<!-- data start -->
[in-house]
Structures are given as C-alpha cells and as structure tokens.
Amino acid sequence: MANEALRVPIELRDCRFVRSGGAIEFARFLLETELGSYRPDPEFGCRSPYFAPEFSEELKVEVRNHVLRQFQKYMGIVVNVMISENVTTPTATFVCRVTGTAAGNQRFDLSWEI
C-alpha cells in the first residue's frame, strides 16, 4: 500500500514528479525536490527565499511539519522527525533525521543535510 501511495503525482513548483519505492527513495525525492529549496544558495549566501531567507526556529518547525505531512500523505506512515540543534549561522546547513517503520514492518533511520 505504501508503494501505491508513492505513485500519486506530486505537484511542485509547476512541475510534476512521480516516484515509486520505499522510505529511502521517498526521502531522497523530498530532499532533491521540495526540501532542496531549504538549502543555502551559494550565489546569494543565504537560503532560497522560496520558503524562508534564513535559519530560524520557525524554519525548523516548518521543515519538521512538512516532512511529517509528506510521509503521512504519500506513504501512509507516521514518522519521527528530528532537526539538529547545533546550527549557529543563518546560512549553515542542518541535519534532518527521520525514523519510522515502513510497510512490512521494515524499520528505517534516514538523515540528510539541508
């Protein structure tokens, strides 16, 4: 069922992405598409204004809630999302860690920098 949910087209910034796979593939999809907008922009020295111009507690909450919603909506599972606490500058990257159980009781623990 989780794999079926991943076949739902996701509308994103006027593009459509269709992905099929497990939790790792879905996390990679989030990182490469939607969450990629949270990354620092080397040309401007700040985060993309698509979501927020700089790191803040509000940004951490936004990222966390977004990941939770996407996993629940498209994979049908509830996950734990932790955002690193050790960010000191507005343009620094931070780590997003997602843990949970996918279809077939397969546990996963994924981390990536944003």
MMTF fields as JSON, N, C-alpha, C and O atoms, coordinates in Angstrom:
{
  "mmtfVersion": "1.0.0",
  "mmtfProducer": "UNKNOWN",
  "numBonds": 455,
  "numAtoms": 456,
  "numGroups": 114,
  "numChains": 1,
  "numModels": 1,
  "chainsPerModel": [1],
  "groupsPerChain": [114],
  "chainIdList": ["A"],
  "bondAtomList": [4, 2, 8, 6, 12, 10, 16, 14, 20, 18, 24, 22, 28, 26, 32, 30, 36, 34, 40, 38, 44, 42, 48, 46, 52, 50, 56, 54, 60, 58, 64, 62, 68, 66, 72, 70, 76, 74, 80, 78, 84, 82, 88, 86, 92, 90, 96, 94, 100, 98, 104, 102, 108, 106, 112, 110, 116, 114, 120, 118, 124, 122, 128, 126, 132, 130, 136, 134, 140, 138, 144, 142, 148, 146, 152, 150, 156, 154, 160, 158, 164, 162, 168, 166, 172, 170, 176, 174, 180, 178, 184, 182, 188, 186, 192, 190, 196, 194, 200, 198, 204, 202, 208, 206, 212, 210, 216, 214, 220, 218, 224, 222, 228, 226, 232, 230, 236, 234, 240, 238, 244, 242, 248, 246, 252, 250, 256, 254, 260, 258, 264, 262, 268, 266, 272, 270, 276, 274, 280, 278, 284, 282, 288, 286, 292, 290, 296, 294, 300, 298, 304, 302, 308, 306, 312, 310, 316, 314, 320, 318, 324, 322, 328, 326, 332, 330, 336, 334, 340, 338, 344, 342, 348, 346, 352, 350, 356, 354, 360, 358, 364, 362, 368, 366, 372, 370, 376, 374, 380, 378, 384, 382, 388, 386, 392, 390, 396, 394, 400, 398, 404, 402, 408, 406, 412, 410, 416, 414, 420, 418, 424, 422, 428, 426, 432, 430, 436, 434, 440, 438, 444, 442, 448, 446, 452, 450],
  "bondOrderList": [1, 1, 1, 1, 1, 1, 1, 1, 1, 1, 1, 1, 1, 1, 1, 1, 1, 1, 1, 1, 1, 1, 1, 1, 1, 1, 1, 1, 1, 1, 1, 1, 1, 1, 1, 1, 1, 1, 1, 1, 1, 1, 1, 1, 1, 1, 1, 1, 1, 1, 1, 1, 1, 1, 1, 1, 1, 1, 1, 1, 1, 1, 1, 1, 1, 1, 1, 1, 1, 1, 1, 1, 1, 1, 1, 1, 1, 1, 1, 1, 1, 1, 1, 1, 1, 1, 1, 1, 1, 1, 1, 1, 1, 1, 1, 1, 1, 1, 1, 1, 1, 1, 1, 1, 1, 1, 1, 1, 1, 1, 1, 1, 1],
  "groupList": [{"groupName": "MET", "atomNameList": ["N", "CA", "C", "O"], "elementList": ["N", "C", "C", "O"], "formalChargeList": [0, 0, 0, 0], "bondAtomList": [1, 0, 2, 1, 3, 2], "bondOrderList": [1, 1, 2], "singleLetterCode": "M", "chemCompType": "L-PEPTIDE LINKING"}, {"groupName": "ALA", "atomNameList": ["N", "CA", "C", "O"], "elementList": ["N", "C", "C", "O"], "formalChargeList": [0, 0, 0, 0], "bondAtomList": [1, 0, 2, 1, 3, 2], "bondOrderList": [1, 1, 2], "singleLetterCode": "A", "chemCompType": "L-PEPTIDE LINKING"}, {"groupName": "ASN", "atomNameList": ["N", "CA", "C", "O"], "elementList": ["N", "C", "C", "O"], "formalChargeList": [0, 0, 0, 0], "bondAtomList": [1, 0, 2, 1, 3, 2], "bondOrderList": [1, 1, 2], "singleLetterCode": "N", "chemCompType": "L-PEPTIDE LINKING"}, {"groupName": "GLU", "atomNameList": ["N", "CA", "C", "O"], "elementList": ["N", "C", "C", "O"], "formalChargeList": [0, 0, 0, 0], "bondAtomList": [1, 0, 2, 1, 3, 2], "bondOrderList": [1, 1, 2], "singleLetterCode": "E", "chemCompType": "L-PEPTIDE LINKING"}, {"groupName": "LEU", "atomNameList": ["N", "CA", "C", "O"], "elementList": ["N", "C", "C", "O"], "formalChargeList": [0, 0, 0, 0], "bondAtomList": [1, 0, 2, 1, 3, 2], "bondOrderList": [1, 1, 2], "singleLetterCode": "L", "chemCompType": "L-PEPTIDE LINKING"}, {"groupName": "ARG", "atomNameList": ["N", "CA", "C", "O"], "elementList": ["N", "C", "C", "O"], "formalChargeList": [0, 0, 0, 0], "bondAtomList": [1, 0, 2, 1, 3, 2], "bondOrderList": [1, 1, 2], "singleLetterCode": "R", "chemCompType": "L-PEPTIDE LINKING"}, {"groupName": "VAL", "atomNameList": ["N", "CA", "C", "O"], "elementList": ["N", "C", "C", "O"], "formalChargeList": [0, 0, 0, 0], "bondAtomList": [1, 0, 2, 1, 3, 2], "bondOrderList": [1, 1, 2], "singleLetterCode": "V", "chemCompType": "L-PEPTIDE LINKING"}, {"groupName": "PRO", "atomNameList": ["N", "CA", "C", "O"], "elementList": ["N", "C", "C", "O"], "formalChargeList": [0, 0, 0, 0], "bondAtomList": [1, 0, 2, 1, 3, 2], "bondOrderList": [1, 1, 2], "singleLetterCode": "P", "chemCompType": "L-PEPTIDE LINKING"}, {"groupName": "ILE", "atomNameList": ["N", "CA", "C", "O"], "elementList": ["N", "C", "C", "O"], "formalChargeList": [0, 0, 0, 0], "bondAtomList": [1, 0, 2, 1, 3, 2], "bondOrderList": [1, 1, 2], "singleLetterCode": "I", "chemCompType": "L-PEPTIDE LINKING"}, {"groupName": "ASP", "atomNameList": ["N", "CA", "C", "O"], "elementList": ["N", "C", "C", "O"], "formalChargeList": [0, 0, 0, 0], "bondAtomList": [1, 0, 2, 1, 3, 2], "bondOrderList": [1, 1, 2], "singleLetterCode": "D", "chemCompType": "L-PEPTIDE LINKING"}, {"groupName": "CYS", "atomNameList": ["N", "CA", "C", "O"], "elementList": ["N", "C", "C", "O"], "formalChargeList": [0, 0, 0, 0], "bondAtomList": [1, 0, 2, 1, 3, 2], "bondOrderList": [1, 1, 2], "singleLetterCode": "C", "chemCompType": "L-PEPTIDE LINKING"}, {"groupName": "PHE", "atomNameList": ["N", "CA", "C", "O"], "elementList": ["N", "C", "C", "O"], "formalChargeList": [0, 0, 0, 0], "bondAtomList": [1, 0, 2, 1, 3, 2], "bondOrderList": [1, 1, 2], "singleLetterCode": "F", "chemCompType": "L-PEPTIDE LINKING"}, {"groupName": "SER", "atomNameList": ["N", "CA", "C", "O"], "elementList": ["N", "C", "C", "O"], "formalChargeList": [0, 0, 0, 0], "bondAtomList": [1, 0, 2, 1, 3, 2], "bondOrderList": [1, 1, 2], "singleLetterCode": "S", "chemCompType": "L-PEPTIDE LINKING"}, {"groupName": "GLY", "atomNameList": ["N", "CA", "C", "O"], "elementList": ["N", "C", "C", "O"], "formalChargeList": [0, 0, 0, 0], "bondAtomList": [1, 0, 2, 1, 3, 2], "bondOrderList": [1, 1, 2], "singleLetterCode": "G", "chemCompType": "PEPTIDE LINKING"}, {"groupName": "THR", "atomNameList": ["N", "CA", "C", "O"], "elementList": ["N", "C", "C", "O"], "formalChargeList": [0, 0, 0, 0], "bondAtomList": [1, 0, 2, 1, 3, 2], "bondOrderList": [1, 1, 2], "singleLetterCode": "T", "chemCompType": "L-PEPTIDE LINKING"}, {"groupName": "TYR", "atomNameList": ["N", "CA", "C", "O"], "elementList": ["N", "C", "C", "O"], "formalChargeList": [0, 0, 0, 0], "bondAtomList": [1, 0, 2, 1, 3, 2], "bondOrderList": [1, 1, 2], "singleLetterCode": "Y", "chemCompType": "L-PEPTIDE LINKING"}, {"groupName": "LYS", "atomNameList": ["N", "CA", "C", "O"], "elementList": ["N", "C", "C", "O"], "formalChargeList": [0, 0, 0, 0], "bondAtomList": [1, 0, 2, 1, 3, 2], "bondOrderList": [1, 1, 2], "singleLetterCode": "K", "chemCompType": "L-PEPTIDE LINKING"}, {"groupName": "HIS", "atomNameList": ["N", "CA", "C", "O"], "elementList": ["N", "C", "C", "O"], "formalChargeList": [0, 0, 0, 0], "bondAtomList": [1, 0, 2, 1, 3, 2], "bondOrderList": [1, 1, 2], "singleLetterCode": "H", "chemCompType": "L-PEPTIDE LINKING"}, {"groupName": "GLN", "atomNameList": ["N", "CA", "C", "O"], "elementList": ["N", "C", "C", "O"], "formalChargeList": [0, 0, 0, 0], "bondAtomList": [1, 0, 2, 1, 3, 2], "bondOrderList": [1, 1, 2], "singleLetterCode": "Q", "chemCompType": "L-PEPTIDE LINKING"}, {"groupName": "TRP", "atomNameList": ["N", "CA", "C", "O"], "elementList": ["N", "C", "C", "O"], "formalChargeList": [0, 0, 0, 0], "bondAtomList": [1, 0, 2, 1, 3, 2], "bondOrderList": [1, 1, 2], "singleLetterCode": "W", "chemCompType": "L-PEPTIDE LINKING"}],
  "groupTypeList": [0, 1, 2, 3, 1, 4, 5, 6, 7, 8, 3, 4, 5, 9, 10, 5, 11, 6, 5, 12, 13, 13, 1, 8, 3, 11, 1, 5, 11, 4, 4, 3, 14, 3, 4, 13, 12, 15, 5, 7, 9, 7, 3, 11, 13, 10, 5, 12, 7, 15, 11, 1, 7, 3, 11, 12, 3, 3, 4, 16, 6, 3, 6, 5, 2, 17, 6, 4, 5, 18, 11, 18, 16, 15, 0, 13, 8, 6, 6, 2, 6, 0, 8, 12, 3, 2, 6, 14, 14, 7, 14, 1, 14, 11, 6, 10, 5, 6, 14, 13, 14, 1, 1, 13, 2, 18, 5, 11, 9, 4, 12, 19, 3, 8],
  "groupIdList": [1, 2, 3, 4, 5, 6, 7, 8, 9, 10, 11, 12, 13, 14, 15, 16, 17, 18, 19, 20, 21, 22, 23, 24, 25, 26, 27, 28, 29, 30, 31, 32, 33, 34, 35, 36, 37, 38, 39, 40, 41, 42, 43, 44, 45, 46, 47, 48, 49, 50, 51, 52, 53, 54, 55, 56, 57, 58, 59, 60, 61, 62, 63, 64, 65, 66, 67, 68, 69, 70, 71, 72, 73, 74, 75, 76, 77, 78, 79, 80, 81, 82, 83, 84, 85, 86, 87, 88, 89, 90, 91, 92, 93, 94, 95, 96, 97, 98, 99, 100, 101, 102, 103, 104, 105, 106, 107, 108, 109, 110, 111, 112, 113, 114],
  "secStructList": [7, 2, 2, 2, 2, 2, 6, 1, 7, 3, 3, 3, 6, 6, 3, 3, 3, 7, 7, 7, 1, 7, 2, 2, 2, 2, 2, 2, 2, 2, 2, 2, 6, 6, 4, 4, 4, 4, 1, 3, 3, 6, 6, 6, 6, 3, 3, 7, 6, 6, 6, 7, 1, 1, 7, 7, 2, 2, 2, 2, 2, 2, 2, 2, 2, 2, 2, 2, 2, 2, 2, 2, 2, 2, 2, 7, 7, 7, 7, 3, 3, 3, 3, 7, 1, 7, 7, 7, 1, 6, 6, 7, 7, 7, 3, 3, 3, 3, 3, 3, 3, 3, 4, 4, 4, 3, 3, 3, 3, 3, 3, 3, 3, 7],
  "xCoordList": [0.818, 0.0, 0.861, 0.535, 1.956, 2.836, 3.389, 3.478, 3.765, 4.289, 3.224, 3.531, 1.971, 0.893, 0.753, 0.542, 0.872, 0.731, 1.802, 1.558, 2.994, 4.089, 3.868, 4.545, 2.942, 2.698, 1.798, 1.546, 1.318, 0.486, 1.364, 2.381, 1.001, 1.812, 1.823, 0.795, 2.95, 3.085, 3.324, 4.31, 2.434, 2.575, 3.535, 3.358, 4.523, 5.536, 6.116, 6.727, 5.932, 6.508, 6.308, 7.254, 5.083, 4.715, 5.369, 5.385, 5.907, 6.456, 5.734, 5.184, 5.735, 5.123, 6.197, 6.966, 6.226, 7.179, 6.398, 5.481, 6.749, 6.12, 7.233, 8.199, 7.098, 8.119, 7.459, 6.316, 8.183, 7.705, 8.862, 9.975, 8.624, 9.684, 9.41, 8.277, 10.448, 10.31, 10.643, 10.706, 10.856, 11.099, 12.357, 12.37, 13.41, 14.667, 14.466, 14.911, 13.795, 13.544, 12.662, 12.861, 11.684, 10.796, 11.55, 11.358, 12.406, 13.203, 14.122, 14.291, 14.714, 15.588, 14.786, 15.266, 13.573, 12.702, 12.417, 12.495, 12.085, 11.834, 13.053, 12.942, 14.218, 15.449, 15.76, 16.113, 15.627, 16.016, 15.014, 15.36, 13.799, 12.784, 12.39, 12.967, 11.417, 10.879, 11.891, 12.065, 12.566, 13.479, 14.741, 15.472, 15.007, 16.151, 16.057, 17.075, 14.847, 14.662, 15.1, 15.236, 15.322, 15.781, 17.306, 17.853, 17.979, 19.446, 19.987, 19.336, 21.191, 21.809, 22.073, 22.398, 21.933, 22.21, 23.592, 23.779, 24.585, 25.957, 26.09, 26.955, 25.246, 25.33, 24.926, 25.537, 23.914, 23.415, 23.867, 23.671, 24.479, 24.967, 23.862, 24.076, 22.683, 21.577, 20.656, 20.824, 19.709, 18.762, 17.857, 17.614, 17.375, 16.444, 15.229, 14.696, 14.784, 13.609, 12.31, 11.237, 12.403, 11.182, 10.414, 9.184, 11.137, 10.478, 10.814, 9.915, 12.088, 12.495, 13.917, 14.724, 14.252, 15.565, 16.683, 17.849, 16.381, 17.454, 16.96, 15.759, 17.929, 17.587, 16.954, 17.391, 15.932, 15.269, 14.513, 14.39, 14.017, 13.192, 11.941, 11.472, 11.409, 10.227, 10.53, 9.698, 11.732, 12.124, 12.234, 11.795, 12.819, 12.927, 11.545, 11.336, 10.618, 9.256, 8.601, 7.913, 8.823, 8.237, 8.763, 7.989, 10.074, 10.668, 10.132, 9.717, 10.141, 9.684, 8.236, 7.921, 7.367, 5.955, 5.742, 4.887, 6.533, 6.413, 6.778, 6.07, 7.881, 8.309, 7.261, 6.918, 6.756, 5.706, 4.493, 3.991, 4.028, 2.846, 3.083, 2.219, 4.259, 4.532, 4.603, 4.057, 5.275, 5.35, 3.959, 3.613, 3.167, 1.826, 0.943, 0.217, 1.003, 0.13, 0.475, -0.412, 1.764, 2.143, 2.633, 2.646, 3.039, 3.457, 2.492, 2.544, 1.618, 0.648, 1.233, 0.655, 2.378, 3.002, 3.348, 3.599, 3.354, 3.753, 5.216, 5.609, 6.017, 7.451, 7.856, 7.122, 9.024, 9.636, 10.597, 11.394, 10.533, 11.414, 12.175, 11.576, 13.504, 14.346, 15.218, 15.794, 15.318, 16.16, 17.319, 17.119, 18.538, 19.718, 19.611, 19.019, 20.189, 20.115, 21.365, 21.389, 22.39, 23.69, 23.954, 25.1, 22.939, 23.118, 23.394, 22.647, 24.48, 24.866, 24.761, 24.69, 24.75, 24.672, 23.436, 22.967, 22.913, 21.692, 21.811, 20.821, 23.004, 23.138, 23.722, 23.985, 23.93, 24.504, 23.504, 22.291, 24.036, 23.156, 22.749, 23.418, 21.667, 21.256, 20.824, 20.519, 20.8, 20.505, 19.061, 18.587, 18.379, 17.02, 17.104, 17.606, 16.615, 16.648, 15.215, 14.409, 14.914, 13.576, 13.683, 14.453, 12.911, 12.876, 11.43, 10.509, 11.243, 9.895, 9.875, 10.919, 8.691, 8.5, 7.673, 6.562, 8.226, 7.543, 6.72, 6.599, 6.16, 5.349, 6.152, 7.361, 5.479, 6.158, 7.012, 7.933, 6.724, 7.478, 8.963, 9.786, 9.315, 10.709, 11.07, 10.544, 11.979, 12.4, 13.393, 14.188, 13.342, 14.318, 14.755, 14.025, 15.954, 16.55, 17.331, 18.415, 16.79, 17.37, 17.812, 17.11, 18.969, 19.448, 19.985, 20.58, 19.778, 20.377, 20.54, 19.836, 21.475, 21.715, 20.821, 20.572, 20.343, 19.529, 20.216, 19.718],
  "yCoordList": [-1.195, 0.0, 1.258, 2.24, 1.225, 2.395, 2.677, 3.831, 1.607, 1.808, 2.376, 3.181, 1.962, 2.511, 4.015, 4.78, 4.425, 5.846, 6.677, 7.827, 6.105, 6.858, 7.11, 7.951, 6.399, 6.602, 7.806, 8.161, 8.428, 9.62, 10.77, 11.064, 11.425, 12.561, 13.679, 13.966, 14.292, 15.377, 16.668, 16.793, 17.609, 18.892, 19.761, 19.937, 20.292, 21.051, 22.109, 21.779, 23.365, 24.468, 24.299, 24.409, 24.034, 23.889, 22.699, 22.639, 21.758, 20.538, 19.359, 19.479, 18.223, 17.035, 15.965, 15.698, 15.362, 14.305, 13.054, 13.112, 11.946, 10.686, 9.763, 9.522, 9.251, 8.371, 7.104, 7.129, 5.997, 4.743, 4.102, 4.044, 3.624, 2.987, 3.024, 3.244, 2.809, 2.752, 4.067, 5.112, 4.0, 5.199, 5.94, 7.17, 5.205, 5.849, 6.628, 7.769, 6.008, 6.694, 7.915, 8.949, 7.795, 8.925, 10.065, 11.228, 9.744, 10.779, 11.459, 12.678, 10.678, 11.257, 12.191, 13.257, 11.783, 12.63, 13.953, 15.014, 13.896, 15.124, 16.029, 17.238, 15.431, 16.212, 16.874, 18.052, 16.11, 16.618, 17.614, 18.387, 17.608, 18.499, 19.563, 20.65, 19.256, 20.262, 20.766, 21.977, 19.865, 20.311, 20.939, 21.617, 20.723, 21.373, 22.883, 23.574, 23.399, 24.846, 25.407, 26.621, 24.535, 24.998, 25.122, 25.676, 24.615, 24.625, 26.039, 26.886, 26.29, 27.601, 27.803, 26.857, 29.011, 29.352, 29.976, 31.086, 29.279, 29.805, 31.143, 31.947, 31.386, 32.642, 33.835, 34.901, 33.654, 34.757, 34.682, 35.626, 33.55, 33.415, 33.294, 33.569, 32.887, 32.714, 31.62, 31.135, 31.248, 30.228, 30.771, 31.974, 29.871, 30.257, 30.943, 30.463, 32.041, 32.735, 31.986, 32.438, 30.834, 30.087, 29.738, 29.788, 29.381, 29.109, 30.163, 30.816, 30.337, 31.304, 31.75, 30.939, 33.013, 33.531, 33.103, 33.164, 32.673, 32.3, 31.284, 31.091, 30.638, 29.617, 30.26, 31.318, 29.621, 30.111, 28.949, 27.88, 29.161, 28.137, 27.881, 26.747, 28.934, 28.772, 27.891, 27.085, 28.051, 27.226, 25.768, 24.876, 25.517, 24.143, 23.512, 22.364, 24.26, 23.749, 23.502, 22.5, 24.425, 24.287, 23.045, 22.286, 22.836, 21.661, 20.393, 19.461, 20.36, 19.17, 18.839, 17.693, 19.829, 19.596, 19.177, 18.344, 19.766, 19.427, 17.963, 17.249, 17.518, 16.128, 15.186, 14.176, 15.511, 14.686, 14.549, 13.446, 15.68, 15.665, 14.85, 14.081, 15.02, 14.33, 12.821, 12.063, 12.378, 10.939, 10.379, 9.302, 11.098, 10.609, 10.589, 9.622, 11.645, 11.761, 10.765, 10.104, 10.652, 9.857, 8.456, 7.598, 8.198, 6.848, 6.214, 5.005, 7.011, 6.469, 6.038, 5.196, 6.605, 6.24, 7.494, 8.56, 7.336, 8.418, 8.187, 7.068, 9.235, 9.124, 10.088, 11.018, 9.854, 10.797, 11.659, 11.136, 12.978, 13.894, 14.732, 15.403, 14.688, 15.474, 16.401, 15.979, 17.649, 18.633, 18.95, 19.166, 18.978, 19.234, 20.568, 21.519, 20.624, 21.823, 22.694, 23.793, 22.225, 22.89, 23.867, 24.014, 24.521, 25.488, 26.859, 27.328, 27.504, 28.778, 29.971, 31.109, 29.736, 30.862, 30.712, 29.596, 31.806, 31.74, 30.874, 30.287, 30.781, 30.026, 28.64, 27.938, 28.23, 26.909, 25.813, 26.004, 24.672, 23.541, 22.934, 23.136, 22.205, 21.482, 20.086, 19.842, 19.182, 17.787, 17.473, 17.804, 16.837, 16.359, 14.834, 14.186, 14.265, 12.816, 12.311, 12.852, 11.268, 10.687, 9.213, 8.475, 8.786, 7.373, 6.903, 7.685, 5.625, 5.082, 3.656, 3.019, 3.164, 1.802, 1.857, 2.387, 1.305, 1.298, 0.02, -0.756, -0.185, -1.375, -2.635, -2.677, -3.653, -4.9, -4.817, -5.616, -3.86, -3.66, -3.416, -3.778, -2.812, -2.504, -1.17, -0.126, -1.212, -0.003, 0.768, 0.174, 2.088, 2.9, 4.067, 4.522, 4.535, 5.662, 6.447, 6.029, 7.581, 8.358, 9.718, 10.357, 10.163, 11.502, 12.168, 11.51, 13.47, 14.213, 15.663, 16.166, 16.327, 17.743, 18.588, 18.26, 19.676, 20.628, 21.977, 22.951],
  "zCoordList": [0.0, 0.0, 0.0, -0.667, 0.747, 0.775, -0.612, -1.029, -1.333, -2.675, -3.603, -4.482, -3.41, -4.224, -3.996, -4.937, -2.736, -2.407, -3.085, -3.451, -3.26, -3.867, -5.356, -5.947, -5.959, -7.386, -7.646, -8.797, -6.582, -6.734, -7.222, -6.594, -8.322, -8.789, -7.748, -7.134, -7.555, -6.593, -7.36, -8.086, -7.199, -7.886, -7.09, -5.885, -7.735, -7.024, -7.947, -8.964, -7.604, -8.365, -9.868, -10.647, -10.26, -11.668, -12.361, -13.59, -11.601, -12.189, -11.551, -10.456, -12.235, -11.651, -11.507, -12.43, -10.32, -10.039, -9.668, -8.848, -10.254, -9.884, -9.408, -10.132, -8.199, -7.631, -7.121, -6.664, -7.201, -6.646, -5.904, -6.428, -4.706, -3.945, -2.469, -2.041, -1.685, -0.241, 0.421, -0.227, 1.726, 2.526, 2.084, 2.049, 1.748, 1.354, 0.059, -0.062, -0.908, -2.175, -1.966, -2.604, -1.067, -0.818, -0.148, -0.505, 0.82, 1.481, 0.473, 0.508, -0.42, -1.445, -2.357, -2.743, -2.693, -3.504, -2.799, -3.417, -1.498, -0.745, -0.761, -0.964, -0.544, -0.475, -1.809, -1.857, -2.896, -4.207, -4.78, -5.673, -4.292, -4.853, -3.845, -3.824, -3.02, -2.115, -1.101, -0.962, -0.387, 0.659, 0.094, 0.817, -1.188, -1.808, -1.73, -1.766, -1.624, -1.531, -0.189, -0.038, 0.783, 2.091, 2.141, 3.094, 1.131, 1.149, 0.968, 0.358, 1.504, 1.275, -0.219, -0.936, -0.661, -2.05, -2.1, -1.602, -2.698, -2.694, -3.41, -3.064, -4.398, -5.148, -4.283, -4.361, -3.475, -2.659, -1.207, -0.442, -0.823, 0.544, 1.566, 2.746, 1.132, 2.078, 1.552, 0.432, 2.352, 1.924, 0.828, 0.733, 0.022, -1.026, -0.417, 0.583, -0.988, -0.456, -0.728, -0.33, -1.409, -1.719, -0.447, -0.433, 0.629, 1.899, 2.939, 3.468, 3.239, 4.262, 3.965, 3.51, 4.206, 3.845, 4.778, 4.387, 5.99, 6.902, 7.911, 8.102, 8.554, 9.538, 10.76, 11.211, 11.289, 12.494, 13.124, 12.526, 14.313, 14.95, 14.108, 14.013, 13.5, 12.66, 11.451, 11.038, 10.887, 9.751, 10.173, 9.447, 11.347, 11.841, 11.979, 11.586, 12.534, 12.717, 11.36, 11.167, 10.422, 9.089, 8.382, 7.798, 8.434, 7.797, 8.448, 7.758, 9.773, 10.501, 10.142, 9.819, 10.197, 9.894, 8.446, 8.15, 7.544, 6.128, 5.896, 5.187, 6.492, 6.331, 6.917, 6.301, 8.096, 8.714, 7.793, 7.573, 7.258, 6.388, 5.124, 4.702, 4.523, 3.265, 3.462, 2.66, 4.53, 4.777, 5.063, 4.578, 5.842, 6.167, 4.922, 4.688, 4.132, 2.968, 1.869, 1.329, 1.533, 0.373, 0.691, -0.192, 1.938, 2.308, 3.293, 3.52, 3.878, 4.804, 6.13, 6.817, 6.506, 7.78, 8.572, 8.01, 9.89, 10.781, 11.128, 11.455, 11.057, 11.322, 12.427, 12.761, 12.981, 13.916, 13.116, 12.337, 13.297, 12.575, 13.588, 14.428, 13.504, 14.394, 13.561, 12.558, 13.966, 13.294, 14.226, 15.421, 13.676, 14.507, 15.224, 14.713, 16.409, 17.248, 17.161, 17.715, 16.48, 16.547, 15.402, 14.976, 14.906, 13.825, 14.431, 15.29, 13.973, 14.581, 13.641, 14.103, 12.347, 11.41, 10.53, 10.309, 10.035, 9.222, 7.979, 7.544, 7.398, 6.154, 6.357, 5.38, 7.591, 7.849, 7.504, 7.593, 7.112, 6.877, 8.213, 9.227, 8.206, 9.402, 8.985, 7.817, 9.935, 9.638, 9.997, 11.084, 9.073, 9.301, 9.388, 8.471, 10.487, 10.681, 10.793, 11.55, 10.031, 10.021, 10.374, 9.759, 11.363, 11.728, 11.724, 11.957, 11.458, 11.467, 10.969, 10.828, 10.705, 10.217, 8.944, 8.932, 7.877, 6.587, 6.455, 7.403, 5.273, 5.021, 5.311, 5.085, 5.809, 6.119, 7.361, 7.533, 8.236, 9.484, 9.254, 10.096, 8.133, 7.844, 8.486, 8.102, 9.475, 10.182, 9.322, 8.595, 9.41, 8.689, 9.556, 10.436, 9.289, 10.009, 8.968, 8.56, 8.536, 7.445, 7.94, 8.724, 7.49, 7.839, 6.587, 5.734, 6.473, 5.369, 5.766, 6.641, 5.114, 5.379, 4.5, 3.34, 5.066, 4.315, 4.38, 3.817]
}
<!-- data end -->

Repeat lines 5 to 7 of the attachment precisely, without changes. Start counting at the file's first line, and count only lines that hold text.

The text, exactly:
């Protein structure tokens, strides 16, 4: 069922992405598409204004809630999302860690920098 949910087209910034796979593939999809907008922009020295111009507690909450919603909506599972606490500058990257159980009781623990 989780794999079926991943076949739902996701509308994103006027593009459509269709992905099929497990939790790792879905996390990679989030990182490469939607969450990629949270990354620092080397040309401007700040985060993309698509979501927020700089790191803040509000940004951490936004990222966390977004990941939770996407996993629940498209994979049908509830996950734990932790955002690193050790960010000191507005343009620094931070780590997003997602843990949970996918279809077939397969546990996963994924981390990536944003």
MMTF fields as JSON, N, C-alpha, C and O atoms, coordinates in Angstrom:
{